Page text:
The unexpected discovery of a river of stars among the galaxies of the Coma cluster


Giant Come Stream
The “Giant Coma Stream” of stars in the Coma Berenices galaxy cluster captured by the William Hershel Telescope. Credit: William Herschel Telescope/Román et al
Sergio Messina Sergio Messina 5 minutes

The Coma cluster is a cluster containing thousands of galaxies about 350 million light years from us iin the direction of the constellation “Coma di Berenice” (Latin Coma Berenices), from which it takes its name.

Berenice, the wife of King Ptolemy of Egypt, was known for her beautiful hair, which was transformed into the constellation Coma Berenice.

over the years, this cluster has been the subject of repeated studies. In fact, it is one of the first clusters of galaxies in which there is a presence dark matter.

Visible matter, that which we see and know, is thought to make up only 4% of cosmic matter. Of the remaining 96%, 27% is dark matter and 69% is dark energy. Both dark matter and dark energy are so called because they are not visible and their nature is not understood. However, its gravitational effects on visible matter can be measured.

The search for dark matter and energy represents one of the most stimulating challenges of modern physics and astrophysics. Many projects have been and are dedicated to this study, such as the ESA Plank and Euclid missions.

In a study aimed at characterizing the stars in halo galaxies in the Coma cluster, the William Herschel telescope, which has a 4.2 meter primary mirror and is located on the island of La Palma in Spain, was used for observations.

What was discovered

An international team of researchers, analyzing images collected by the Herschel telescope, happened to discover a very strange structure, namely a stream of stars that extends between galaxies about ten times the diameter of our Galaxy.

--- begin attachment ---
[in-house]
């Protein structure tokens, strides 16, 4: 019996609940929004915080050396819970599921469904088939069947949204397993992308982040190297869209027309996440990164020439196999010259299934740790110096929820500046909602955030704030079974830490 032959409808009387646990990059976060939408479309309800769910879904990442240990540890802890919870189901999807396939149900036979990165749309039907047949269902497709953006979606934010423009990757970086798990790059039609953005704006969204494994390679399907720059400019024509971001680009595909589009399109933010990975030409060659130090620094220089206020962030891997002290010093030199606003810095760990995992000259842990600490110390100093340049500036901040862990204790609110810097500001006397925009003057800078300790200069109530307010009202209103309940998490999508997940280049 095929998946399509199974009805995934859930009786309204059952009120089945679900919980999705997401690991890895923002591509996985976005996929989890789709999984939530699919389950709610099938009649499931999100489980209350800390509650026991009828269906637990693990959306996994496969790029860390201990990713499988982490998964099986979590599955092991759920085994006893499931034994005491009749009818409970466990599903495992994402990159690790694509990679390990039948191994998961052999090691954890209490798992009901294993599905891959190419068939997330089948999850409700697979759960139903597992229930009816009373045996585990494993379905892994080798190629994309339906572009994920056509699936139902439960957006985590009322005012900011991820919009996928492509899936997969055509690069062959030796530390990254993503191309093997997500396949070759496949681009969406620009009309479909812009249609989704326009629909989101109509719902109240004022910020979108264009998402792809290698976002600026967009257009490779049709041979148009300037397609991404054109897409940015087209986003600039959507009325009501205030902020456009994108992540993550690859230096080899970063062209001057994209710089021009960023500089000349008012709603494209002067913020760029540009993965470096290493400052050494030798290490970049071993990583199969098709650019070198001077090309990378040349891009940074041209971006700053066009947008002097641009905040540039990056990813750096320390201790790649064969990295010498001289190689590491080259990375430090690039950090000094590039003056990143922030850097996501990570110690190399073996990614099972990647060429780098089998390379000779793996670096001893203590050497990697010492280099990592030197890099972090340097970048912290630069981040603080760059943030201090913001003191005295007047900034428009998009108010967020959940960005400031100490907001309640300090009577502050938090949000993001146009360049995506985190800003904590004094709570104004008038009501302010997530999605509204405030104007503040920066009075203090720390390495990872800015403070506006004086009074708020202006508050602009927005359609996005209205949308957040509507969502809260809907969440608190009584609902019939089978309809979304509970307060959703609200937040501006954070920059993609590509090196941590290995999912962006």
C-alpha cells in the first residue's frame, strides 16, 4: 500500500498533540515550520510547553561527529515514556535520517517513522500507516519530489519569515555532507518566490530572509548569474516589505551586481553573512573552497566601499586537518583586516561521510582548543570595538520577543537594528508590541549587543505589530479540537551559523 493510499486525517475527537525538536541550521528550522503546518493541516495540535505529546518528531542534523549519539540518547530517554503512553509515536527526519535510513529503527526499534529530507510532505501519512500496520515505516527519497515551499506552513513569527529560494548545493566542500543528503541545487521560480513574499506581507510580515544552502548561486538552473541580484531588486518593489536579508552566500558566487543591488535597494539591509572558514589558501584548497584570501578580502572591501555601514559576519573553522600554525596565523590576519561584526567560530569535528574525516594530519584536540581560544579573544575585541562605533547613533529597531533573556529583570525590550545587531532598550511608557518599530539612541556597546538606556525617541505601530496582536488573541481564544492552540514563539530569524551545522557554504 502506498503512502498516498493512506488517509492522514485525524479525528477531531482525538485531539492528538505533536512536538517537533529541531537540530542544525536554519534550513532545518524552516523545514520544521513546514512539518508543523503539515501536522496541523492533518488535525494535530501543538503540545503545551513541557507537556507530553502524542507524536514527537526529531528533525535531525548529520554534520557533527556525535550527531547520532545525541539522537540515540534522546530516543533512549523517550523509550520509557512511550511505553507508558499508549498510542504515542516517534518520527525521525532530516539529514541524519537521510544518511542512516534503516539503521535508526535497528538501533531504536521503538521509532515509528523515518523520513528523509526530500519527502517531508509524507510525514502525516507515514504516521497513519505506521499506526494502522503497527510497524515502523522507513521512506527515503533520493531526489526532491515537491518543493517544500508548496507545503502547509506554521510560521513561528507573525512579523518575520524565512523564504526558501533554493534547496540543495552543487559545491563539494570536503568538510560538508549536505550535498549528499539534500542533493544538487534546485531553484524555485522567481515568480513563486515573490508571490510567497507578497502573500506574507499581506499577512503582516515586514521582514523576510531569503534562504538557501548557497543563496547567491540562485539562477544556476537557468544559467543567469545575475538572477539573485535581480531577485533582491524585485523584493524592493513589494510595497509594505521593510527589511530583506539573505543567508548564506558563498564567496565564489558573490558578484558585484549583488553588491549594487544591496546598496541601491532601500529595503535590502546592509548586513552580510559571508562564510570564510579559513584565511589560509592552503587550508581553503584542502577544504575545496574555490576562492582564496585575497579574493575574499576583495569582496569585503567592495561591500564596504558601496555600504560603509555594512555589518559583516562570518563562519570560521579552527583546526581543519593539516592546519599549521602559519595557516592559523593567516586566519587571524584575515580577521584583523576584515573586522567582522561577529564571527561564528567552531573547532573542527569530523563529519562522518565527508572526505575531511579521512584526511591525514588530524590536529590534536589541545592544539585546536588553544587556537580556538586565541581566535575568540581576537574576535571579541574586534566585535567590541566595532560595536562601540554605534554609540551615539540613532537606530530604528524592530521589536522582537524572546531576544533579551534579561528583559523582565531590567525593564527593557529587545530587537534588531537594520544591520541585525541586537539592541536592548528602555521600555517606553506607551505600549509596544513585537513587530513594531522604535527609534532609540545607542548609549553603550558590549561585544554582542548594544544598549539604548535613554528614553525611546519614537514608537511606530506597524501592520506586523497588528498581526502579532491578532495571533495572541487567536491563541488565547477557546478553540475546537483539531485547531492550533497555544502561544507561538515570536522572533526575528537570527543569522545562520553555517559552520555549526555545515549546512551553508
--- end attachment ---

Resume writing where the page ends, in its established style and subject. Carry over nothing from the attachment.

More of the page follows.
This kind of discovery is called “serendipity”that is, an accidental discovery that was not anticipated and obtained while searching for something completely different.

The Coma Galaxy Cluster
Part of the Coma Berenices galaxy cluster captured by the Hubble Space Telescope. Almost all bright points are galaxies, mostly ellipticals. Acknowledgments: NASA, ESA and the Hubble Heritage Team (STScI/AURA).

What makes the discovery unique is the fact these stars form a structure similar to a stream of stars (or if we want a star bridge) outside the galaxy, where only gas and dust exist at extremely low densities. simply said, the “right” star structure, but in the wrong place. In fact, other similar but much smaller structures have been observed in our Galaxy.

This structure was called “Giant Coma Stream” and it is remarkable how it can resist the gravitational pull of nearby galaxies, maintaining its shape instead of being torn apart by external gravitational forces.

The origin of this structure is not yet known and it is ruled out that it could be the remains of a galaxy disturbed by gravitational effects.

Future developments in research

The results of this discovery were published in the journal Astronomy & Astrophysics by a team of researchers with the first signature Javier Roman. The same team performed computer simulations that were able to show how dynamically such structures can exist.

Coma cluster
Original Herschel Telescope (WHT) image of the Coma Berenices galaxy cluster zoomed in on the “Gian Coma Stream”. Credit:

The next step, the team’s astronomers say, will be to look for other similar structures and revisit the “Giant Coma Streamwith more powerful telescopes such as the Space Telescope James Webb or A very large telescope to ESO or in the near future toExtremely Large Telescope (ELT).


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